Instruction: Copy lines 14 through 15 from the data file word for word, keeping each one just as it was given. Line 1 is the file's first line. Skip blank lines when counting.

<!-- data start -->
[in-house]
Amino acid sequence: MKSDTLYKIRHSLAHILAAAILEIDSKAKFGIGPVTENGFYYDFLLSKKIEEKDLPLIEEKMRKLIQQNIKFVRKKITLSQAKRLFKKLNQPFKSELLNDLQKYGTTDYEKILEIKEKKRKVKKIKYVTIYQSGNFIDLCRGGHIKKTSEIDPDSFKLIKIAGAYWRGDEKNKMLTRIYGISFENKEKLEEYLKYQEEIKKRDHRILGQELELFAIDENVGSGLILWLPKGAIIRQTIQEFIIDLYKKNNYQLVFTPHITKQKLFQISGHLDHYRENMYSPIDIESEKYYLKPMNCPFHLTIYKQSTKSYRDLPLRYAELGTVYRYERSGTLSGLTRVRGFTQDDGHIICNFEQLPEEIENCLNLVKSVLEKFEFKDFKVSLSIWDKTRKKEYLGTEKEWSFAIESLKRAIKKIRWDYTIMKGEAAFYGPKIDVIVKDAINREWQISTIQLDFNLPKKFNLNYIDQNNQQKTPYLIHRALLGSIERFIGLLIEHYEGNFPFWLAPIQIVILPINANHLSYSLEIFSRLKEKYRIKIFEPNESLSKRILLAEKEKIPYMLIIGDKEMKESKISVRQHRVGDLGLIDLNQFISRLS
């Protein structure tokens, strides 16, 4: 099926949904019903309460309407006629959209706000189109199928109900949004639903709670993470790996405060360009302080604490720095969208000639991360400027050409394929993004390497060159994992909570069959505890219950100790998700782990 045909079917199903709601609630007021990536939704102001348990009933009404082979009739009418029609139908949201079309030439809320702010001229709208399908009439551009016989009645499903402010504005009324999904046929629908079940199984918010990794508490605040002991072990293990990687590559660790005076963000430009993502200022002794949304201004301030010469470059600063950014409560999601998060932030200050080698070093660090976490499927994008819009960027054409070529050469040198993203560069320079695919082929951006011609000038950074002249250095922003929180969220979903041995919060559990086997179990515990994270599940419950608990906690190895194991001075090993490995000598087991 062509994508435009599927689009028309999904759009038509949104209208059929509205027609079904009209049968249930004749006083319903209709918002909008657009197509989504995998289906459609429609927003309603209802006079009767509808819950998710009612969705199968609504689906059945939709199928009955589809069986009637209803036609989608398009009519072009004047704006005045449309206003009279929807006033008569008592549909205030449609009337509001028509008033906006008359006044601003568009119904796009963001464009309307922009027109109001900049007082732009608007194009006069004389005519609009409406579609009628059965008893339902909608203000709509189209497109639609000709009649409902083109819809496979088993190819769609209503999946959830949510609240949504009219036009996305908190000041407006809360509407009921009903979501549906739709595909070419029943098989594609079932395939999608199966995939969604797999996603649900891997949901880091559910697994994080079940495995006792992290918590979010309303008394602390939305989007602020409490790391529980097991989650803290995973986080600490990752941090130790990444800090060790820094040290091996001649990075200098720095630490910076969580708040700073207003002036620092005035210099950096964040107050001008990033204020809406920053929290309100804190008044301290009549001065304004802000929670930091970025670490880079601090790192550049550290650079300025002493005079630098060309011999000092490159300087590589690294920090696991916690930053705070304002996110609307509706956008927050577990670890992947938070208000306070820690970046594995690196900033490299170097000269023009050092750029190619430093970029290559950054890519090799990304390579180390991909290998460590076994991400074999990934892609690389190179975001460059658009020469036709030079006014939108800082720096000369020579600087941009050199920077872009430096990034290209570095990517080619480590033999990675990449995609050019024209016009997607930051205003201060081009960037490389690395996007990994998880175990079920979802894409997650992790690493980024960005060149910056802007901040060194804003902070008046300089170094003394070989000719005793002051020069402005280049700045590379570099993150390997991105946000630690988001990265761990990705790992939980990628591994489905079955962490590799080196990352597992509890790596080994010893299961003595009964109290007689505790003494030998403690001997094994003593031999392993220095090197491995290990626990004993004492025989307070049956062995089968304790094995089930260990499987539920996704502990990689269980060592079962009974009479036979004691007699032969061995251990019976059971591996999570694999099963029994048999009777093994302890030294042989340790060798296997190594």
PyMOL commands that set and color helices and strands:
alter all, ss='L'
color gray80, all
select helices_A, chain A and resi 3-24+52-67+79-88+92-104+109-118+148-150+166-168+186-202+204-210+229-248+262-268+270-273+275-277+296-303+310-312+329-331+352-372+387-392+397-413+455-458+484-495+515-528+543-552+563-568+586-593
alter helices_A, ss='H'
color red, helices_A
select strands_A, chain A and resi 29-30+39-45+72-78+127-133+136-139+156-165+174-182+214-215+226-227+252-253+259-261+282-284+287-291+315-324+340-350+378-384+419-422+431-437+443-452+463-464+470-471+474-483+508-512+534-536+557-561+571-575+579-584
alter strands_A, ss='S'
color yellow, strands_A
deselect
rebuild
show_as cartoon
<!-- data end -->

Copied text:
rebuild
show_as cartoon